Pharma hornet's nest keeps buzzing


Well, I'm convinced now. If you want to stir up a hornet's nest, there's no better way to do so than to take a position (any position, really) on the issue of whether physicians are being swayed unduly by gifts, trips, grants, pens and other nifty rewards from drug and device makers.

My most recent kick to the nest was my observation that while banning freebies may have a purpose, hospitals should be particularly careful when they forbid drug samples specifically. Your reaction was swift and varied.

One reader proposed a solution he thought might address the influence issue:
"One relatively simple solution (to the samples problem) might be for institutions to set up "blind pools" - you want 10 minutes with  a specific doctor to pitch your drug? It costs your firm $X, where X is a variable negotiated between the doctors, institutions, and pharma companies, and is publicly disclosed. No other gifts, retainers, backhanders or consultancy positions allowed for the doctors a particular company pitches to! Pharma companies would have to make the decision between pitching drugs to doctors, or having them as consultants. Pharma companies could have access to doctors, low cost meds would still available, it's simple, transparent, and avoids a doctor being tied to particular companies or drugs."

Another writer argued the sampling programs need to exist as is:
"Many physicians, hospitals and private practice physicians depend on
drug samples for their patients the elderly and low income, who cannot
afford the medications. Samples have been a blessing for these patients.
I am all for giving samples to patients in any of these facilities.
Samples have been a way of life for years and doctors depend on these,
and so do patients who cannot afford the  outrageous cost of medications
in this country. While pharmaceutical companies make millions to
manufacture one pill of less then 10-15 cents, and pay workers in other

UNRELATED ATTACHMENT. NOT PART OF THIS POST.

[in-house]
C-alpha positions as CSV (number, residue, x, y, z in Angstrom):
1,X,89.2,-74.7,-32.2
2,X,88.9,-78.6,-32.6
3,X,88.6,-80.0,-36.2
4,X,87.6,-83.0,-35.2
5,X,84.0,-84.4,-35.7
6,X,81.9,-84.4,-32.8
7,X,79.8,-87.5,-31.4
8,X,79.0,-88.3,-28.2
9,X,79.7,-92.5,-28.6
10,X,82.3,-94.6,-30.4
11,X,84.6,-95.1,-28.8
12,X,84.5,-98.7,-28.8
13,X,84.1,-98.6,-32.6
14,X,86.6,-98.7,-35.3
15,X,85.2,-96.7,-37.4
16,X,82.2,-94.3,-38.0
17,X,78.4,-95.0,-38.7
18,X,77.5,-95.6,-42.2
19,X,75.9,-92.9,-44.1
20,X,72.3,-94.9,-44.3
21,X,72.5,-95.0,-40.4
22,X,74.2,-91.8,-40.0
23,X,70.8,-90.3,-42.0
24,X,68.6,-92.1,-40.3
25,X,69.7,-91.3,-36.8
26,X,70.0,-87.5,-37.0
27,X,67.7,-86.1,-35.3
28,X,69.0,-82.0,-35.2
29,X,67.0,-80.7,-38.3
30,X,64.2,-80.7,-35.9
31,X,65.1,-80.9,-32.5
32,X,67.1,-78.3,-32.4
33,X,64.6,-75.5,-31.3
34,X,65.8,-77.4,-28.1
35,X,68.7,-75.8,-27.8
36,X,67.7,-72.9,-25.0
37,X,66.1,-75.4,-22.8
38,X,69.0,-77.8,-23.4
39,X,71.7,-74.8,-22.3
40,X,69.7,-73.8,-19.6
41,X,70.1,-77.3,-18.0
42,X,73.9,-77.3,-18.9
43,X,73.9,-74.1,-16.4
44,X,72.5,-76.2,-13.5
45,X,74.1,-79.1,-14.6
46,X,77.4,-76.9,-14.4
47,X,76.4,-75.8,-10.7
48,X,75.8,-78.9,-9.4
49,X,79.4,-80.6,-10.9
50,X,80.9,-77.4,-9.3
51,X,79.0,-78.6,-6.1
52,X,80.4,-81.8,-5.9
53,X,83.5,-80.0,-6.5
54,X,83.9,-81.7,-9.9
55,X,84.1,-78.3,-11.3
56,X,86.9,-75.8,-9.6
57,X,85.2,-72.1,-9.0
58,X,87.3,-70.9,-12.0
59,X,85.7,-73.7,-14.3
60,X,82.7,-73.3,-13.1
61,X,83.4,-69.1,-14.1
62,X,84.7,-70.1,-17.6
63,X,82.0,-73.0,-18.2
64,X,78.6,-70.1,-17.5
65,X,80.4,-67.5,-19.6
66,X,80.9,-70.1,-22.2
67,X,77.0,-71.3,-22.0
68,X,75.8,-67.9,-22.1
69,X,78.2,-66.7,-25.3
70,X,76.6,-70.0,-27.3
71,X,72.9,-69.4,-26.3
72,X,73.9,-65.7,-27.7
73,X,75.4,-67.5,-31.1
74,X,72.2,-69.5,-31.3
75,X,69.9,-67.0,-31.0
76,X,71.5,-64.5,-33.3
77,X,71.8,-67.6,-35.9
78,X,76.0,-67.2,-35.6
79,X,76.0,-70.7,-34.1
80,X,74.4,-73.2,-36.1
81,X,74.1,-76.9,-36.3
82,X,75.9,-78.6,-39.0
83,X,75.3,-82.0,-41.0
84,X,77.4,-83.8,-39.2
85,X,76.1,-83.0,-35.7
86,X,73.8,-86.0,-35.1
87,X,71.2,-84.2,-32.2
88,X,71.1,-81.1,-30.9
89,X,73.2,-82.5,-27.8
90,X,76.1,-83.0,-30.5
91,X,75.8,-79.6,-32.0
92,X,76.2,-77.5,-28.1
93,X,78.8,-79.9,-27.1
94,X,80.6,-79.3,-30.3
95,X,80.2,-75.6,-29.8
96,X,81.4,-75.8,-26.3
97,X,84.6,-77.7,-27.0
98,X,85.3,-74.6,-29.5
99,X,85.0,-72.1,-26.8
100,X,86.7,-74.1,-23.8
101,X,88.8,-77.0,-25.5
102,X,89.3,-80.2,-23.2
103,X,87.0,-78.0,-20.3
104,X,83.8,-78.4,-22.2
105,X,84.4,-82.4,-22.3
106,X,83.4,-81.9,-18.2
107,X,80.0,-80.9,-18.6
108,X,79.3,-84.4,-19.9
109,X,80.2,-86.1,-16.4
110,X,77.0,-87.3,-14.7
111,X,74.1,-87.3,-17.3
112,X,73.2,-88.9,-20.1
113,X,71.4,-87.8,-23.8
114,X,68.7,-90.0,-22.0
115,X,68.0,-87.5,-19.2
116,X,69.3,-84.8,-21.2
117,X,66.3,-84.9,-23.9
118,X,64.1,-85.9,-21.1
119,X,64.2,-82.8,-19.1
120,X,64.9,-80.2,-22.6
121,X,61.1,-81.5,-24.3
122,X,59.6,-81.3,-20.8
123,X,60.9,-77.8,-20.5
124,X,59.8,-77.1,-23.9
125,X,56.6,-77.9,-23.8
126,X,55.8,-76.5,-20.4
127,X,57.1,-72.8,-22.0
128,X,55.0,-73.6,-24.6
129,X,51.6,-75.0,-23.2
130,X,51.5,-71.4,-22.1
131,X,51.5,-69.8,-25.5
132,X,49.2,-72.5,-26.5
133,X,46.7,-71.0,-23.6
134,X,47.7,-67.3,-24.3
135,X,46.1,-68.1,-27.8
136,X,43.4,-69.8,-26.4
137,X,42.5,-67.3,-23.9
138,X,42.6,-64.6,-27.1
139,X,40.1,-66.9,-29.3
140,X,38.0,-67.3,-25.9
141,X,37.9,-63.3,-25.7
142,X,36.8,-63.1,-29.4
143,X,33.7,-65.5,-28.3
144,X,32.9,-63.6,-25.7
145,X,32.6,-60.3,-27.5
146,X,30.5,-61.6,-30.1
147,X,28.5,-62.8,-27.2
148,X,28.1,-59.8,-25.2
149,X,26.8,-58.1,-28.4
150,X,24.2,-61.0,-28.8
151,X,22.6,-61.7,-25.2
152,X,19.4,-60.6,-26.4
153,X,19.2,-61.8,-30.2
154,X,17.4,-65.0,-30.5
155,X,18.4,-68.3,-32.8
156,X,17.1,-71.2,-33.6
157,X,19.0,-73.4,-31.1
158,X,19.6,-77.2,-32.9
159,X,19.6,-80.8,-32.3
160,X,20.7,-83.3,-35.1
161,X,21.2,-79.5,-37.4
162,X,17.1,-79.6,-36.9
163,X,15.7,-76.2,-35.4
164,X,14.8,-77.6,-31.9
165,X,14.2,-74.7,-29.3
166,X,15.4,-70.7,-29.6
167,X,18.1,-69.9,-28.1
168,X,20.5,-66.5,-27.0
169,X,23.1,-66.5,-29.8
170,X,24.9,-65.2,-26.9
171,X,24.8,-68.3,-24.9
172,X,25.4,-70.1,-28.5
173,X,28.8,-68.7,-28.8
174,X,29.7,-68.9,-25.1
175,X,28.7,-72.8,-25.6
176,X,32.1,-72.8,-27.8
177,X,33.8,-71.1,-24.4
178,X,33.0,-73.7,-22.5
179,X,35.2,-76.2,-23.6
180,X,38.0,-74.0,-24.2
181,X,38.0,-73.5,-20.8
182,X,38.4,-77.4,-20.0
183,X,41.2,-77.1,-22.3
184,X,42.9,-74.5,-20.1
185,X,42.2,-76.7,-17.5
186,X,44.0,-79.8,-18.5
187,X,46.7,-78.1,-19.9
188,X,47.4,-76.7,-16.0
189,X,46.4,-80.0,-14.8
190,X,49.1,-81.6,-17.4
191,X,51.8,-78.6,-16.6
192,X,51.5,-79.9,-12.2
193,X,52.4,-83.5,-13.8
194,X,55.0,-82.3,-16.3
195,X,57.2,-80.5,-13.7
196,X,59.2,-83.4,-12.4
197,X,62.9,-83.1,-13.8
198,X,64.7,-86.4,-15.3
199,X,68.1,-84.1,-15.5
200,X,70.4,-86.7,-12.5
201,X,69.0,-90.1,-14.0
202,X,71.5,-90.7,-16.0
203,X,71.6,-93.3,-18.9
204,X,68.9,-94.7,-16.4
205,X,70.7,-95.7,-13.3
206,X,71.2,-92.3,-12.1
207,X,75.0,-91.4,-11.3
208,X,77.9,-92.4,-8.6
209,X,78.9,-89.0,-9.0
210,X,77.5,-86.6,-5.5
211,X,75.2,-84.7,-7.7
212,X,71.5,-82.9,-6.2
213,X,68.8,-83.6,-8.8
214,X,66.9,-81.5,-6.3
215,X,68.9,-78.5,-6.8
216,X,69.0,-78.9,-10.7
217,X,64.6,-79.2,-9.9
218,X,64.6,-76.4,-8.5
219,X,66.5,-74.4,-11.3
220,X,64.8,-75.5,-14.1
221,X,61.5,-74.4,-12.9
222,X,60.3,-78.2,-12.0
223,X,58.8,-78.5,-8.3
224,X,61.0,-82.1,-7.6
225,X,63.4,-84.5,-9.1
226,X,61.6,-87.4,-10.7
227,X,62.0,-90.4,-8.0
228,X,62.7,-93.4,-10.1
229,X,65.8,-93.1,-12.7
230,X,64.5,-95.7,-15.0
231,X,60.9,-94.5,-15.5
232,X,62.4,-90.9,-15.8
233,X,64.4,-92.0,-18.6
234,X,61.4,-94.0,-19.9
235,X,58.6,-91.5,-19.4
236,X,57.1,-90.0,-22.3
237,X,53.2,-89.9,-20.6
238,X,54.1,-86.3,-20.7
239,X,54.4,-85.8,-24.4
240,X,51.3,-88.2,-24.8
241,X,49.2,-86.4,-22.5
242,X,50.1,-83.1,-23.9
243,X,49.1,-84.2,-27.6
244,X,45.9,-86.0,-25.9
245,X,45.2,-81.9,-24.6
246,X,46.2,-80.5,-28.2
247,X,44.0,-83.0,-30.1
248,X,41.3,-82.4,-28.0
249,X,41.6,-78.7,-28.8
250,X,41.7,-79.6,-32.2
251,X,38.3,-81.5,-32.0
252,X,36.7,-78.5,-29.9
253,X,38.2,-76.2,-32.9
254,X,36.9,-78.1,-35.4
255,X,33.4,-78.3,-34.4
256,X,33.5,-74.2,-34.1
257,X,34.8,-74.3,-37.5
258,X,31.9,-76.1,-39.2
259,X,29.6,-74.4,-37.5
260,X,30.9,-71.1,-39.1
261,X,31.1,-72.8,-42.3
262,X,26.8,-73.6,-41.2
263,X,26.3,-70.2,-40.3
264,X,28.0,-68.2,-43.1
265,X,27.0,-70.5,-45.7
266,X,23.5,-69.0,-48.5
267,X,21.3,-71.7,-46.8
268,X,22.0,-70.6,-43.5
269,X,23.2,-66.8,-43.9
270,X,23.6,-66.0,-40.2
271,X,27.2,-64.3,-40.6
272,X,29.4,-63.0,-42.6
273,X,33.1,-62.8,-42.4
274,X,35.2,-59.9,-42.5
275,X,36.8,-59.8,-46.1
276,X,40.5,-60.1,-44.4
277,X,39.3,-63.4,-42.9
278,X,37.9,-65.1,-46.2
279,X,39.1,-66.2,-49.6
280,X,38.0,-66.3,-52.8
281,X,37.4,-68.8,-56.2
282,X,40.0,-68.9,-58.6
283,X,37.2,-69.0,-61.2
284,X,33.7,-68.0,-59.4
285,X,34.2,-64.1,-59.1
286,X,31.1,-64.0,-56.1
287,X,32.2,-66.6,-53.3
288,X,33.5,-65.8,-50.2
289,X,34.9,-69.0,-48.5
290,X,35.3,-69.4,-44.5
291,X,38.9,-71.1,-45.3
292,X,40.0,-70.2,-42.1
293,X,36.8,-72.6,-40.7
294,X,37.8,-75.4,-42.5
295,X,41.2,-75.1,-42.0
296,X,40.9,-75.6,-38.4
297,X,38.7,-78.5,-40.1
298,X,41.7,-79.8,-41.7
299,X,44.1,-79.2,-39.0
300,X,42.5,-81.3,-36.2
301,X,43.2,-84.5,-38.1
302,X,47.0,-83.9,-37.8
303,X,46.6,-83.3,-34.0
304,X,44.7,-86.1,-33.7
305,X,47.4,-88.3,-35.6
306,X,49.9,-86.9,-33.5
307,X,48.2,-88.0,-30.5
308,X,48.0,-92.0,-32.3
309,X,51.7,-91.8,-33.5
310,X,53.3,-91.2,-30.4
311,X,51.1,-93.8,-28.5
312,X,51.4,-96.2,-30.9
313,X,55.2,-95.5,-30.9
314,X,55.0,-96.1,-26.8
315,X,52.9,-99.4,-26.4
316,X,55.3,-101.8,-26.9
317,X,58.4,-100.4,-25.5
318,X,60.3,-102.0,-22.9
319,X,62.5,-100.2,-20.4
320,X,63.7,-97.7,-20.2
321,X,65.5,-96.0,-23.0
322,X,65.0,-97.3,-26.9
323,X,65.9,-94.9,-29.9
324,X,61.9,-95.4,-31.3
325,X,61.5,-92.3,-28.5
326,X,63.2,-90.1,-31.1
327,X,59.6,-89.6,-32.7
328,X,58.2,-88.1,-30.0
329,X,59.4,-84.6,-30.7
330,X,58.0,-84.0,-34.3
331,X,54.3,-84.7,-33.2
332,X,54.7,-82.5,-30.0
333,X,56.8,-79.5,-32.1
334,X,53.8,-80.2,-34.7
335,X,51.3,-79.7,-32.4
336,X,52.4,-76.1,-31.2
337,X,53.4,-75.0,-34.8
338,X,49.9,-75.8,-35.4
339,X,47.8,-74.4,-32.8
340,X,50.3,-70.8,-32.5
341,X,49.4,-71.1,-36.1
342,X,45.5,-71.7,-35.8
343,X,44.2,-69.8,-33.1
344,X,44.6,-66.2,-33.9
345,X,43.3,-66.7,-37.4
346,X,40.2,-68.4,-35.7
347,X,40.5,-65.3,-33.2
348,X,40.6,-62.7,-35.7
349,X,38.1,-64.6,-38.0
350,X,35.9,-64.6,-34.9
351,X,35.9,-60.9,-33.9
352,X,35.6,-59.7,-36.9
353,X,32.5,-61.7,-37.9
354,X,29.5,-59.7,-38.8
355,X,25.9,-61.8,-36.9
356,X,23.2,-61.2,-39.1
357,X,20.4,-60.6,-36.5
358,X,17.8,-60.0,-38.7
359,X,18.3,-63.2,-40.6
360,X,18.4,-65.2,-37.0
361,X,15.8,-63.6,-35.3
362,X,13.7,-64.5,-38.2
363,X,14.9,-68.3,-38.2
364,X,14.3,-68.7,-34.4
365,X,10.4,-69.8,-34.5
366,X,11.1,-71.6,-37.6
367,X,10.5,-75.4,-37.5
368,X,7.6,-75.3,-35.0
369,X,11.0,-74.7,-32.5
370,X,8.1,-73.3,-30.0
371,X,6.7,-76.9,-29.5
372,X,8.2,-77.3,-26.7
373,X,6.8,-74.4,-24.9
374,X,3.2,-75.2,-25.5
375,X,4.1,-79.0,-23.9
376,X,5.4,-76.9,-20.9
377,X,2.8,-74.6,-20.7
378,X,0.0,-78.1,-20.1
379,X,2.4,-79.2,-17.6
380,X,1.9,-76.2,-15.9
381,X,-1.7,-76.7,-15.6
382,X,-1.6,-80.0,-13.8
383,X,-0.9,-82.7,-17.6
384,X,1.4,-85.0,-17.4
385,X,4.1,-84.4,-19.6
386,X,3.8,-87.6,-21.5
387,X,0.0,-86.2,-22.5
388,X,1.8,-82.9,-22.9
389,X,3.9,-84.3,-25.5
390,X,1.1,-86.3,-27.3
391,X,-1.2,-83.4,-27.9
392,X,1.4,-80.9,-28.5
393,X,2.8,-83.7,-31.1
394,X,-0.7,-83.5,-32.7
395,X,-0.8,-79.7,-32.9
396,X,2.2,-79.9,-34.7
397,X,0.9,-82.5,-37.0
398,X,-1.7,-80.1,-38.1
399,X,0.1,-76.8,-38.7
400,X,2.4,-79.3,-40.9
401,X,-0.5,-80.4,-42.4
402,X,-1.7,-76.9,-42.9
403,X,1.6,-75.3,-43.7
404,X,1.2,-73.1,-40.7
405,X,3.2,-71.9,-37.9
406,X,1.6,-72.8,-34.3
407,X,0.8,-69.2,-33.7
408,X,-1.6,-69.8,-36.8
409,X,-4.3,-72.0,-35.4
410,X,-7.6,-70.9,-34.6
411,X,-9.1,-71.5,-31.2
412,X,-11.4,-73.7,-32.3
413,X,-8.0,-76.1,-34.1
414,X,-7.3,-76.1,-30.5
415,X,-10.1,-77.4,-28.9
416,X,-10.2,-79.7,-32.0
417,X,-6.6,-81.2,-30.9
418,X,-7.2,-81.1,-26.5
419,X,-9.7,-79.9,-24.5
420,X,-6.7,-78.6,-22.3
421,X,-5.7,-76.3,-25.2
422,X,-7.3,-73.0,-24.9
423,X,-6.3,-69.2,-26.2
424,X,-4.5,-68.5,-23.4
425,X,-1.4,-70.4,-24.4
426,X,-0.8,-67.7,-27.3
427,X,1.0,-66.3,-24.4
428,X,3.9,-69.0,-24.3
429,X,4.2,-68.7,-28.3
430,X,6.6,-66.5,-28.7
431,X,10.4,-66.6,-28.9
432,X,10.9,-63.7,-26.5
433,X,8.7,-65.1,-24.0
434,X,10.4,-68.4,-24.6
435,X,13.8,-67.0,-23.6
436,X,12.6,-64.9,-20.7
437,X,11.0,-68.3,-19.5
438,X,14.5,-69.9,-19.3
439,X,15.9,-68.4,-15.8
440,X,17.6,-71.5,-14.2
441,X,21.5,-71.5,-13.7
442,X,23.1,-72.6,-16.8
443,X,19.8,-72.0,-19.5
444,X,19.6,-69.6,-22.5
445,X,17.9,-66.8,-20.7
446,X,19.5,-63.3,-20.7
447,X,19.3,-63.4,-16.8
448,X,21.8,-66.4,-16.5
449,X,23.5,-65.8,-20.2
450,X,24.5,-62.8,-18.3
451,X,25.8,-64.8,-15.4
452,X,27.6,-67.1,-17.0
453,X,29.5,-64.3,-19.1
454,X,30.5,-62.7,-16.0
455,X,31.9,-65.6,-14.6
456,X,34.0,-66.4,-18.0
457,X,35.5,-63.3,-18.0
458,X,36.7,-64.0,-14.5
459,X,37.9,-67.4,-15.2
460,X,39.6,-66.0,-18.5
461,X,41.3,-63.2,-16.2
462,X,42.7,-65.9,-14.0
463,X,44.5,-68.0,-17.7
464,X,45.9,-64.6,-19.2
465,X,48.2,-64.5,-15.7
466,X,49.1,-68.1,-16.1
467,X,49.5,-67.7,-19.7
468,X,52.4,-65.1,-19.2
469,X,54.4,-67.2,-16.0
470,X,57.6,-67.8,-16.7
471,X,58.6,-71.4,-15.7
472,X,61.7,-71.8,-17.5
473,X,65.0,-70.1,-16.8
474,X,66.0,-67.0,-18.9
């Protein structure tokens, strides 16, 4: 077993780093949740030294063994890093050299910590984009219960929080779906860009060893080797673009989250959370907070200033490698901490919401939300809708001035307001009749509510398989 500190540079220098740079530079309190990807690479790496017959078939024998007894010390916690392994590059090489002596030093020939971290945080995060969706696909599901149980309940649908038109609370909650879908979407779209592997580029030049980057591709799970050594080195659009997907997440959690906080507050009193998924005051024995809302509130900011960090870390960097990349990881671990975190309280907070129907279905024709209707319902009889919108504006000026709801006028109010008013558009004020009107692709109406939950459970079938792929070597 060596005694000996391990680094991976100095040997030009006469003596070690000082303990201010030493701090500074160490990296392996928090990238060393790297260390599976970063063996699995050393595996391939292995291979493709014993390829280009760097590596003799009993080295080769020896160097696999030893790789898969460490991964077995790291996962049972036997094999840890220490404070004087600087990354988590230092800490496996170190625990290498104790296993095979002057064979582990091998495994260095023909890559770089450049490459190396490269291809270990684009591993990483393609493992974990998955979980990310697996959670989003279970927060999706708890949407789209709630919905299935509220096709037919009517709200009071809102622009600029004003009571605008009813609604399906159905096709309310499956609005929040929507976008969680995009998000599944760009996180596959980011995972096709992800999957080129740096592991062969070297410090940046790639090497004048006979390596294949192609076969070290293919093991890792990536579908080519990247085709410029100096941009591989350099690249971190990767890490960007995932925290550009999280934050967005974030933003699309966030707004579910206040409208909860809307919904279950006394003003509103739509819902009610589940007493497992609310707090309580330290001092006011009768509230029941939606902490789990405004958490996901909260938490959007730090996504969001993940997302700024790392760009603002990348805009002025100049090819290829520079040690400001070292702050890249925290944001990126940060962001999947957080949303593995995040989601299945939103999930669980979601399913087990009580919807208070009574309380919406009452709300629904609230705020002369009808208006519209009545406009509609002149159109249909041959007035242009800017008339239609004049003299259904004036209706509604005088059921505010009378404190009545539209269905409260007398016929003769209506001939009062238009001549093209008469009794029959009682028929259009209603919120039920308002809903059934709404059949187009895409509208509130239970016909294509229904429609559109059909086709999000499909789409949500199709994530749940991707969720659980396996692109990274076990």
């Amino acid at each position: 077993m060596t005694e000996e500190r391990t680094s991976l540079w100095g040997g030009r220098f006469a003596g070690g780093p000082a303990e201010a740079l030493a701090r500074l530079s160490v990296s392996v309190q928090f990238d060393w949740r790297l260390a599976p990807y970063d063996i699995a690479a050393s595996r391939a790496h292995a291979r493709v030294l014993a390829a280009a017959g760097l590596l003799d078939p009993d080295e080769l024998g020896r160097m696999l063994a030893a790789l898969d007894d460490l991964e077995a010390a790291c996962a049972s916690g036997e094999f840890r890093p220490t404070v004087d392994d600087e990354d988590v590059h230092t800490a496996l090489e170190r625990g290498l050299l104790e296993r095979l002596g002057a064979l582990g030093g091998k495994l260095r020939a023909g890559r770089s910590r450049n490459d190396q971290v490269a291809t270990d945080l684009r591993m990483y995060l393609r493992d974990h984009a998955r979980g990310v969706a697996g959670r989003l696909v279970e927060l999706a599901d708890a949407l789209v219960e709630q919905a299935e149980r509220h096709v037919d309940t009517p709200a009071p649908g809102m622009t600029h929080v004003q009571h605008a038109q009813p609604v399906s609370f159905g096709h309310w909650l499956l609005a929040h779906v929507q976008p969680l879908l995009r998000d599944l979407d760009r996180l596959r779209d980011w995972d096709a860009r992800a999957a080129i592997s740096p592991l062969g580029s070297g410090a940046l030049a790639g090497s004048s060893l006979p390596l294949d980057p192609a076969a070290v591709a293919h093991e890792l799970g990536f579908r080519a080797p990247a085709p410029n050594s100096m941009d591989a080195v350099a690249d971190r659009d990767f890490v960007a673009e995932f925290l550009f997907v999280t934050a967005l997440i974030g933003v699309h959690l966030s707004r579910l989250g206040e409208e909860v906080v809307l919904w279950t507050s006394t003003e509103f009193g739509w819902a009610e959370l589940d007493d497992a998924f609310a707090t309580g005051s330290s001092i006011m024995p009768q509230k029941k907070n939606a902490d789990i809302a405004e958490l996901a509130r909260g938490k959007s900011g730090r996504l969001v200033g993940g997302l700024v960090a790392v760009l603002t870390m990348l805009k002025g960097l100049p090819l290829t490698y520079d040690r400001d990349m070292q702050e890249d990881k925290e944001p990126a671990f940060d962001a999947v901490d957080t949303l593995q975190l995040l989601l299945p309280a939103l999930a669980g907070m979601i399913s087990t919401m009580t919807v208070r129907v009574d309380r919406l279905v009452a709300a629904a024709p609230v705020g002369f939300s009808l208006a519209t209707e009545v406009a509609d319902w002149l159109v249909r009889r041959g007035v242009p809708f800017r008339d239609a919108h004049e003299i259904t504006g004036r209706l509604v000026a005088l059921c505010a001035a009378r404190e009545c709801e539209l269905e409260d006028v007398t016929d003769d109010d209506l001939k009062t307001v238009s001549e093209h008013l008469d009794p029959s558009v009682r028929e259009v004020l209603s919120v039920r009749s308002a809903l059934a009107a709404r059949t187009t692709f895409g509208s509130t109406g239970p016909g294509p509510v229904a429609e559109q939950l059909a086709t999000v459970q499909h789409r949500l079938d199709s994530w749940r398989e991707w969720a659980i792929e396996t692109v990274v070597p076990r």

countries less then $5.00 an hour, this what really should be looked
into, so medications can be affordable for  all regardless of income."

Still another reader suggested that it's other cushy incentives, not drug samples, that give him pause:
"Frankly, I am far less concerned about drug reps giving docs some free Rx samples. My real concern pertains to Rx firms giving free trips to physicians under the disguise of educational seminars to wonderful destination resorts. Sure, the docs may hear a few presentations about new drugs or research efforts by the Rx firm ... but the value of the plane tickets plus hotel expenses plus meals and whatever else that goes along with a few hours of education does not appear to be proper business."

Readers, keep your thoughts coming. We all know this issue is just beginning to boil over. Look for a lot more steam to rise over the next few months, especially as the run up begins for the next presidential election...seems like a political hotspot to me! - Anne

Suggested Articles

The profit margins and management of Community Health Group raise questions about oversight of managed care insurers.

Financial experts are warning practices about the pitfalls of promoting medical credit cards to their patients.

A proposed rule issued by HHS on Tuesday would expand short-term coverage, a move Seema Verma said will have "virtually no impact" on ACA premiums.